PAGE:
Migori Governor Okoth Obado’s personal assistant was with Sharon Otieno inside the car in which she was kidnapped before she was found dead in Kodera forest, a witness told court yesterday.
The personal assistant, whose name was not mentioned in court, handed Sharon to the unknown killers after leaving Graca Hotel in Rongo town on the pretence that they were moving to another venue for their planned meeting.
Justice Cecilia Githua heard that the person who reported the abduction to the police – a protected prosecution witness – failed to name the personal assistant, despite being asked to do so. The witness also did not provide details of the car involved in the abduction.
At Graca Hotel, Sharon was in the company of the protected witness, whom she was telling about her frustrations after Mr Obado had made her pregnant following their one-year intimate relationship.
When the personal assistant arrived, he asked Sharon and her associate to change the venue of the meeting, Police Constable Willy Okoti told the court.
The governor’s assistant told them to enter a car that was waiting outside the hotel, so that they can proceed to the new venue.
After driving for 300 metres, the car stopped, and the governor’s assistant alighted, then called two men who were standing on the roadside. The strangers entered the car and it was driven towards Homa Bay.
Jumped out of the car
However, the protected witness jumped out of the car and later, at 9pm, was taken to Kadel police post by a villager, where he reported the abduction.
The officer stated that the protected witness did not give him the name of the personal assistant to the governor.
While narrating the events of September 3, 2018, prior to Sharon’s murder, the officer said the protected witness was able to escape from the car after the two strangers said they were going to kill him.
The officer was giving evidence in a case in which Mr Obado, his personal assistant Michael Oyamo and county government clerk Casper Obiero are charged with the murder of Sharon and her unborn baby.
“The reportee (protected witness) was brought to the police post in a white Probox car and told me that while in the abductors’ vehicle, he was threatened that he will be killed. Reason being that he was investigating allegations Governor Obado had impregnated (sic) Sharon. Fearing for his life, he jumped out of the moving car between Homa Bay and Kendu Bay,” said Mr Okoti.
When giving the report, the officer said, the protected witness at times would tremble “meaning he was fearing for his life”.
“He was bleeding on his hands and knees. His trouser (sic) was torn and he was very much shaken and trembling. I cannot remember the colour of his clothes but I made a short report in the Occurrence Book and informed the OCS Kendu Bay to come for the reportee,” said Mr Okoti.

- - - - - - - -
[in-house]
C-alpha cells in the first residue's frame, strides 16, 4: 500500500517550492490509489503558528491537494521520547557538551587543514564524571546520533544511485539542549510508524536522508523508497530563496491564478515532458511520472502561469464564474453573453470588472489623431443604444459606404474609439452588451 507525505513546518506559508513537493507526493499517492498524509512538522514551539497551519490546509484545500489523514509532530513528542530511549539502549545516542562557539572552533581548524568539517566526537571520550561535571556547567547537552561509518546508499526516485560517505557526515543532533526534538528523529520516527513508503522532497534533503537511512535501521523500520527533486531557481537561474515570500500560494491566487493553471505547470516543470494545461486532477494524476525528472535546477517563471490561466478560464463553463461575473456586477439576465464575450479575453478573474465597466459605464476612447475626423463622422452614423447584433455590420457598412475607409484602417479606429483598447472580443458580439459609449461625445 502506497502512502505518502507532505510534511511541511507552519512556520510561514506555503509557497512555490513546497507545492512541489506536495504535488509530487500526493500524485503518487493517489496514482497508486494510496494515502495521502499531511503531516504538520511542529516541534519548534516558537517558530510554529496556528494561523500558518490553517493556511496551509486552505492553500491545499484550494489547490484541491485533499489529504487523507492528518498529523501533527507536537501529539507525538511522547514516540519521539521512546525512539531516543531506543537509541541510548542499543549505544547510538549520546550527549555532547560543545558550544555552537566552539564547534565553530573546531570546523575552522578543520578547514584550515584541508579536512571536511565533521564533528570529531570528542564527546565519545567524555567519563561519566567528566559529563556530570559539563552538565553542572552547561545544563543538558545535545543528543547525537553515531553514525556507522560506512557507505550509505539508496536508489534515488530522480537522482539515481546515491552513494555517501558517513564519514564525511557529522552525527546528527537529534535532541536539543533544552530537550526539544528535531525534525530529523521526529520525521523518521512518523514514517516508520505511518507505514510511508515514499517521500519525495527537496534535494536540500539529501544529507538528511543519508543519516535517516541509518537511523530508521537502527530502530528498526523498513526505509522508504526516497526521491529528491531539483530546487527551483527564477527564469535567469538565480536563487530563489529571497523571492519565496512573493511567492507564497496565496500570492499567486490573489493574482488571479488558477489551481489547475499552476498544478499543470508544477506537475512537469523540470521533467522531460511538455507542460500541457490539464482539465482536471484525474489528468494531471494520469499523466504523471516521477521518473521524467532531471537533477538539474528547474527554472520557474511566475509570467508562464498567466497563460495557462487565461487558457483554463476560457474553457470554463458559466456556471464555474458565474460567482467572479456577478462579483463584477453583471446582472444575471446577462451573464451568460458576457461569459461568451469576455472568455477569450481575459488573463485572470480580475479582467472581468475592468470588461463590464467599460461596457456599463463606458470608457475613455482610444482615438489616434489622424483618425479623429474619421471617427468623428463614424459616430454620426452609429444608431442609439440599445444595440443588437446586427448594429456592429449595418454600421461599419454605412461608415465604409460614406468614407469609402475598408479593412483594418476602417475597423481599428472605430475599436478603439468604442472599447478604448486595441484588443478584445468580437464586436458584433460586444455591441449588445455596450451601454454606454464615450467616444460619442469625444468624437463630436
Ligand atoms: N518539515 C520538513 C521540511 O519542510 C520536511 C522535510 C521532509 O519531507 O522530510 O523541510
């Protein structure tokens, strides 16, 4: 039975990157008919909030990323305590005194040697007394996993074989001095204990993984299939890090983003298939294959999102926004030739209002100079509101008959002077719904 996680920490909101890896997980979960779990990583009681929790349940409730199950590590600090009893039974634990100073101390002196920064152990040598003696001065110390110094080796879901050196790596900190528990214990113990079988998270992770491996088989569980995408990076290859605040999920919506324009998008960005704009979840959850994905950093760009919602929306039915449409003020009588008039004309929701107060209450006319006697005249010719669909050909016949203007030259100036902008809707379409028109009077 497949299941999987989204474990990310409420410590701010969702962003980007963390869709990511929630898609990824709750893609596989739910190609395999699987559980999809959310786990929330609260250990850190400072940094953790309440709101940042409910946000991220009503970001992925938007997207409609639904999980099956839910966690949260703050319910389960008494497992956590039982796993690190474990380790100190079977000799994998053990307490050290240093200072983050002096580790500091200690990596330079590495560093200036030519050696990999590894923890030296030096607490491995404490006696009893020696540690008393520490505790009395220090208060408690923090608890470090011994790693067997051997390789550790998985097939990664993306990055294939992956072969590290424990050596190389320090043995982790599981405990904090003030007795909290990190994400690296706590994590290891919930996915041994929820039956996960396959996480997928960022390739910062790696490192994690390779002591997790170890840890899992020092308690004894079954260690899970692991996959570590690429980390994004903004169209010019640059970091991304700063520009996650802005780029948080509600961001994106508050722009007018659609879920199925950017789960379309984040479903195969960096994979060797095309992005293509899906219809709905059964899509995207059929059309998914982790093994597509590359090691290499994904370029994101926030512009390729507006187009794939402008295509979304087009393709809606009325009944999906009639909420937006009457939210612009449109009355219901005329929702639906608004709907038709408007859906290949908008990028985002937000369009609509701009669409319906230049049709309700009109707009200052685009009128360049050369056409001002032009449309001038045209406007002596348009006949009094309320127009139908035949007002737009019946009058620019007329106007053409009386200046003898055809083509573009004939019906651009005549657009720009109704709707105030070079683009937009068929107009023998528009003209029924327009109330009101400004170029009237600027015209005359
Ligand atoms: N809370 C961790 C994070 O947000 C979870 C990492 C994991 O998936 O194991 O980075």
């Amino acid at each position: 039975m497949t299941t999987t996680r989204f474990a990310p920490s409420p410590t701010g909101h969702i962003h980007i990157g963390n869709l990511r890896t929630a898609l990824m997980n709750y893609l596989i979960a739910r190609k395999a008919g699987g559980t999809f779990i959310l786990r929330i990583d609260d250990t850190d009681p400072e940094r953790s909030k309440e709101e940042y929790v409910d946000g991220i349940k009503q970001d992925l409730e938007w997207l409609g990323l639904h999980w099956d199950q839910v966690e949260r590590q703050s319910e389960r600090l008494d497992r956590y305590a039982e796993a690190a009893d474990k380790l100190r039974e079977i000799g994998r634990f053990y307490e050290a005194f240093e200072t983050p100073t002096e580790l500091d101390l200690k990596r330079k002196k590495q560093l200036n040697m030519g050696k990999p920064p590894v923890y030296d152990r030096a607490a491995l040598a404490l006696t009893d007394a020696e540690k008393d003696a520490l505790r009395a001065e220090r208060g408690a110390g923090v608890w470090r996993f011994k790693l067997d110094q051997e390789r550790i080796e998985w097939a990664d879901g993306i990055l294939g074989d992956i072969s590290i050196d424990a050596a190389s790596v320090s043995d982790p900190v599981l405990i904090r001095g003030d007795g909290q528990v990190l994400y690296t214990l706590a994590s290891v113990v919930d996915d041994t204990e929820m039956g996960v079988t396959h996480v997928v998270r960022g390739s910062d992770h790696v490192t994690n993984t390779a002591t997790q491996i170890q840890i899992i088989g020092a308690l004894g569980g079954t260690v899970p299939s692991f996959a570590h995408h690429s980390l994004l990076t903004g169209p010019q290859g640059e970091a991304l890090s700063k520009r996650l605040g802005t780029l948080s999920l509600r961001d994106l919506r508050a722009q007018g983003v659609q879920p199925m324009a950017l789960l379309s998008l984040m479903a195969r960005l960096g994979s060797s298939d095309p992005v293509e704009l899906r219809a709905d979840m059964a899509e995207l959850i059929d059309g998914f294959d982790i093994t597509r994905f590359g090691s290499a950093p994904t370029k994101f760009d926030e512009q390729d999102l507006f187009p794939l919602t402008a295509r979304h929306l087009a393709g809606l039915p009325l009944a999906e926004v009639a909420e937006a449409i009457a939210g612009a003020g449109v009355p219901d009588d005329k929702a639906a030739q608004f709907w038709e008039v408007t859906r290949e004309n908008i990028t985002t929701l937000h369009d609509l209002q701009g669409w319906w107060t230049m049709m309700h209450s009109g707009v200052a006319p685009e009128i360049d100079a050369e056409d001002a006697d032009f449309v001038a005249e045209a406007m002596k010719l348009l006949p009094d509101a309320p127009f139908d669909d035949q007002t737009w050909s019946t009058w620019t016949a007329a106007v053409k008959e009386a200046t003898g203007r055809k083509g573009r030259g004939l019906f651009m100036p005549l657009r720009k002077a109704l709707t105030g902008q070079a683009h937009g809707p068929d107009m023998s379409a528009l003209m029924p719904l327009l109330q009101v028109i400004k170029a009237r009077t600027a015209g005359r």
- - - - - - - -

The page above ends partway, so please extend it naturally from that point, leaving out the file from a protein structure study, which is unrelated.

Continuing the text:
He produced as an exhibit in court an extract of the OB number where he booked the report. He further said the witness did not ask for police protection, even though he feared for his life.
However, Mr Okoti was taken to task by defence lawyers, who claimed that the statement he recorded with the Directorate of Criminal Investigations (DCI) had gaps.
The lawyers also argued that the police officer casually handled the abduction report and that the report the officer wrote in the Occurrence Book missed crucial details.
In addition, they pointed out that the police should have sent a signal because they had already been informed that Sharon was in danger.
“As an officer of 35 years in the service, did you ask the name of the said personal assistant to the governor? And what was the response of the reportee?” asked defence lawyer Elisha Ongoya.
Mr Okoti: “The reportee was trembling. He kept quiet when asked for the name of the said personal assistant.”
Lawyer Ongoya: “A report came of a dangerous incident and you failed to take the registration number of the car involved?”
Mr Okoti: “He (protected witness) could not remember the registration and I also asked for the colour of the car but I was not given … I asked the name of the personal assistant, but he did not give. I believe it was because of pain and he was shaken, so he could not speak much and was not in his senses.”
The officer neither captured that the protected witness was injured nor how he was dressed. Also not captured by the policeman, who was the most senior officer at the post, was the identity of the witness and the name of the victim of the abduction.
The defence questioned why the officer in his statement recorded that the witness had one injury but in court spoke of two injuries on both hands and knees.
In his evidence, Mr Okoti conceded that the missing details were important in pursuing the motor vehicle.
The hearing of the case was adjourned to October 4, when, said the prosecuting lawyer, Ms Catherine Mwaniki, two protected witnesses would give evidence.
So far, six witnesses have given evidence in the case.